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Magnesium L-Threonate for Depression and Anxiety

This article was previously published June 4, 2020, and has been updated with new information.

Magnesium L-Threonate for Depression and Anxiety

The recent coronavirus pandemic has infected over 5 million people and has caused over 300,000 deaths. This pandemic has also caused school and business closings, social distancing, and has forced millions of people to be confined to their homes.

Social confinement can lead to feelings of anxiety, stress and depressed mood, and this can lead to other negative health consequences. Although people can exercise and seek counseling, nutrients can make a difference with the most important one being magnesium. Approximately 50% of American adults are not getting the estimated average requirement for magnesium (around 400 mg of magnesium/day). Indeed, most Americans are only consuming around 250 mg of magnesium per day. Thus, a substantial percent of the population is likely magnesium deficient and may benefit by taking an additional 150 to 200 mg of magnesium through supplementation. In fact, up to 30% of the population is magnesium deficient based on low serum magnesium levels, and up to 84% of certain patient populations are magnesium deficient when using the gold standard IV magnesium load test. Thus, subclinical magnesium deficiency is common and leads to numerous mental health issues. This brief review will cover the potential benefits of magnesium, particularly magnesium L-threonate, for mood and anxiety.

Magnesium L-Threonate to the Rescue

Symptoms of magnesium deficiency can include many mental issues such as depression, confusion and agitation. Individuals with depression are known to have Lower magnesium levels in the blood and the brain. Low cerebral spinal fiuid magnesium. Unfortunately, cerebral spinal fiuid magnesium levels are tightly controlled, whereby boosting blood levels of magnesium by 300% only increases cerebrospinal fiuid levels by approximately 10 to 19%. However: Magnesium L-threonate has improved effectiveness for increasing cerebrospinal fiuid magnesium levels.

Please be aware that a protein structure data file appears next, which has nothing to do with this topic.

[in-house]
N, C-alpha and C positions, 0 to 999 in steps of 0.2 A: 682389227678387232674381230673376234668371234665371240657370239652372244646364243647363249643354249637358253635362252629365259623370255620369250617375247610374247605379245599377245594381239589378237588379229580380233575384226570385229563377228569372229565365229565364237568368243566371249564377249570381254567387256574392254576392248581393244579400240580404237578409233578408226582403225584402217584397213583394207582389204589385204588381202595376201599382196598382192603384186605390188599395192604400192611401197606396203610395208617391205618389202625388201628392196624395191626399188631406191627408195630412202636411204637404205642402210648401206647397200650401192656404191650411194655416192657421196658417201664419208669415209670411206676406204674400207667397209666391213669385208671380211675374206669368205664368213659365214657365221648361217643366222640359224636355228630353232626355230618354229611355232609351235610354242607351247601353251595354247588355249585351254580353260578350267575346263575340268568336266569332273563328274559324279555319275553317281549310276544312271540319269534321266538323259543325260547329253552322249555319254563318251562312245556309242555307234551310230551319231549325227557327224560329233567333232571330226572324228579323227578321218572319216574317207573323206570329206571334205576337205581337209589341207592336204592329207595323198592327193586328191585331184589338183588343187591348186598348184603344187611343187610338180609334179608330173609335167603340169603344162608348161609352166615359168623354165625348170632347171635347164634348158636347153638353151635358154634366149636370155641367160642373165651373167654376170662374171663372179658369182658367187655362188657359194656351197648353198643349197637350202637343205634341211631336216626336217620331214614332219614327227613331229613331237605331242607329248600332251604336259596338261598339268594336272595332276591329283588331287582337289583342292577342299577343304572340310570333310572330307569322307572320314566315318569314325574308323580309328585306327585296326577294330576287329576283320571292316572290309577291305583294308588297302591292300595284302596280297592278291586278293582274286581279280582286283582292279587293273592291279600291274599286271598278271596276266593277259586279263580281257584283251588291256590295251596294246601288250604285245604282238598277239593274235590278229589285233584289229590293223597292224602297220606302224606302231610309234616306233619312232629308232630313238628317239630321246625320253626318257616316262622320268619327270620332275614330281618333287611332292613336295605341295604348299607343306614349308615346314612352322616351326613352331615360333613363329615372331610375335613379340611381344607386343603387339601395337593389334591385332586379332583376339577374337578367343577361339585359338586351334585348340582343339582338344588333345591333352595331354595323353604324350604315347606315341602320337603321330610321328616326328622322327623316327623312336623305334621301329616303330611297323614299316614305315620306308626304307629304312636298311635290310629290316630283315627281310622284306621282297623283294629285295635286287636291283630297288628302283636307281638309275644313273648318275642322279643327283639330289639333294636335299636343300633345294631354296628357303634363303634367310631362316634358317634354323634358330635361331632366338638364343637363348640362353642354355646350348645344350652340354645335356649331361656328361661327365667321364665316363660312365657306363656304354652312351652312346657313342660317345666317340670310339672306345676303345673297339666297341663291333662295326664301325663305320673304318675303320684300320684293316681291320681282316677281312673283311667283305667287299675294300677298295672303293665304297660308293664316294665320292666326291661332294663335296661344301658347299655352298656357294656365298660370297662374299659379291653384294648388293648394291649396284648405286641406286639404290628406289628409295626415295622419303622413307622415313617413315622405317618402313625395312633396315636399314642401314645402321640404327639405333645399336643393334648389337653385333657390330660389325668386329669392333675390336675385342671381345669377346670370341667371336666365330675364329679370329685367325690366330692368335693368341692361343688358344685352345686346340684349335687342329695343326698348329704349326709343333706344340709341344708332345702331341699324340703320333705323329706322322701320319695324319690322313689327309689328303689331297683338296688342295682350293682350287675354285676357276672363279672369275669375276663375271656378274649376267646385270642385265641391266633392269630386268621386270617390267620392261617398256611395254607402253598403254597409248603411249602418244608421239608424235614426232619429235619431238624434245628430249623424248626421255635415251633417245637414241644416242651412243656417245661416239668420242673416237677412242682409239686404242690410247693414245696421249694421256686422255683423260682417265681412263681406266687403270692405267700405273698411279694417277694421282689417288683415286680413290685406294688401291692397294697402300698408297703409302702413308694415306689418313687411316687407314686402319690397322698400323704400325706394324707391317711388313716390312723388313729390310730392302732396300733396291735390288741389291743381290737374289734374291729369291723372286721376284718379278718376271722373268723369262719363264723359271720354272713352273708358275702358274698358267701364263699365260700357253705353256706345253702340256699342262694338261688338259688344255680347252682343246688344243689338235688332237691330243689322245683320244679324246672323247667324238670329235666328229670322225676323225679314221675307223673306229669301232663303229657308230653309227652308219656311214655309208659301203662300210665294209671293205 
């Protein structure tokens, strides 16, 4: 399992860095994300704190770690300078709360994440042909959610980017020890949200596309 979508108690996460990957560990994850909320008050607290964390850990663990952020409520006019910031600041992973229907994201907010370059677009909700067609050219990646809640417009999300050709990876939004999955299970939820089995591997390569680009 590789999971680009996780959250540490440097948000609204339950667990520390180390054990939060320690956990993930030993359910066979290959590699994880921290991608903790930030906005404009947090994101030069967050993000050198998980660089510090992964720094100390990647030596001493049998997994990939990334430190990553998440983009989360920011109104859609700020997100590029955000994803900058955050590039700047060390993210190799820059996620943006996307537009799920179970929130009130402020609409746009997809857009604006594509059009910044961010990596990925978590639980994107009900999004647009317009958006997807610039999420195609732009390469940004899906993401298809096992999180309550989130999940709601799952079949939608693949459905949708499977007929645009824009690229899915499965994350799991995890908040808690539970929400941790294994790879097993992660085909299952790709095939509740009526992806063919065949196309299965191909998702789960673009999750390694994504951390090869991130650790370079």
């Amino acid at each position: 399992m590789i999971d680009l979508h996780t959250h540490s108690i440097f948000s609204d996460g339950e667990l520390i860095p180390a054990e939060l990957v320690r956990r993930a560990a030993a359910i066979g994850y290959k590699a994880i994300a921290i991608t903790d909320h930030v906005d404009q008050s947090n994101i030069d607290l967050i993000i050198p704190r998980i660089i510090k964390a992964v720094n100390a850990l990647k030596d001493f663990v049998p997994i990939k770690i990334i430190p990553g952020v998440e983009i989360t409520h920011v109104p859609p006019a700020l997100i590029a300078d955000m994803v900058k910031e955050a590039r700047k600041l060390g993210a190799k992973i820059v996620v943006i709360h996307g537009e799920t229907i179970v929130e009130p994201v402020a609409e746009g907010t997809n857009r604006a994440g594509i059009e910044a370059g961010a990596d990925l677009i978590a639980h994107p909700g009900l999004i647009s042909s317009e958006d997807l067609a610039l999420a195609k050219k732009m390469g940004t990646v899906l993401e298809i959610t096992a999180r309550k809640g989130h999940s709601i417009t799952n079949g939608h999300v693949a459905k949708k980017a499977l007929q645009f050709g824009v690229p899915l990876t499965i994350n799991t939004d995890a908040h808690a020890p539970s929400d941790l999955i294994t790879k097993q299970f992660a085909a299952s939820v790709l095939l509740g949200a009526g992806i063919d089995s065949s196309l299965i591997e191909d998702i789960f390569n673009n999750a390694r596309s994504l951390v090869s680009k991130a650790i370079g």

Only magnesium L-threonate, as opposed to magnesium chloride or magnesium gluconate, increases cerebrospinal fiuid magnesium levels and improves cognition in animal models. The first report of magnesium for improving mood was published in 1921, showing success in 220 out of 250 cases. Since then, numerous case reports have found rapid improvements in mood with the use of magnesium supplementation without side effects. Additionally: A randomized equivalent trial found that oral magnesium supplementation was just as effective as an antidepressant for improving mood. Thus, clinical studies in humans suggests that magnesium supplementation is beneficial for improving mood. Approximately 60% of individuals who have a depressed mood are considered treatment-resistant and this may be due to magnesium deficiency. Moreover: Low magnesium levels correlate with poor outcomes in individuals with a depressed mood who do not respond to medications. Higher magnesium intakes are associated with better mood scores. All of this suggests a potential role for magnesium, especially magnesium L- threonate, for mental health. In summary, depressed mood may simply be a sign of magnesium deficiency in the brain. Boosting brain magnesium levels, particularly with the use of magnesium L- threonate, may have profound benefits on mood. Importantly, magnesium is needed to make the three primary neurotransmitters in the brain, i.e., serotonin, dopamine and noradrenaline and melatonin, which is important for sleep.


Magnesium L-Threonate for Anxiety Support

High levels of stress can lead to magnesium deficiency by increasing the amount of magnesium that is lost in the urine. Moreover, magnesium deficiency enhances the stress response. Magnesium deficiency increases stress-induced mortality in animals, whereas compensation for magnesium deficiency improves the ability of the nervous system to resist stress. In other words, stress leads to magnesium deficiency and magnesium deficiency leads to stress.


Animals receiving diets low in magnesium display increased anxiety-related behavior, and this may be due to hyper-excitability in the brain and increased cortisol production. Importantly, two studies have shown that supplementing animals with magnesium L- threonate reduces anxiety. Thus, magnesium L-threonate may have a central role in anxiety support. In summary, anxiety can cause magnesium deficiency and vice versa. Considering that most people in the United States are not consuming an adequate amount of magnesium from the diet, supplementation with magnesium L-threonate may have an important role for anxiety support.

Sources and References

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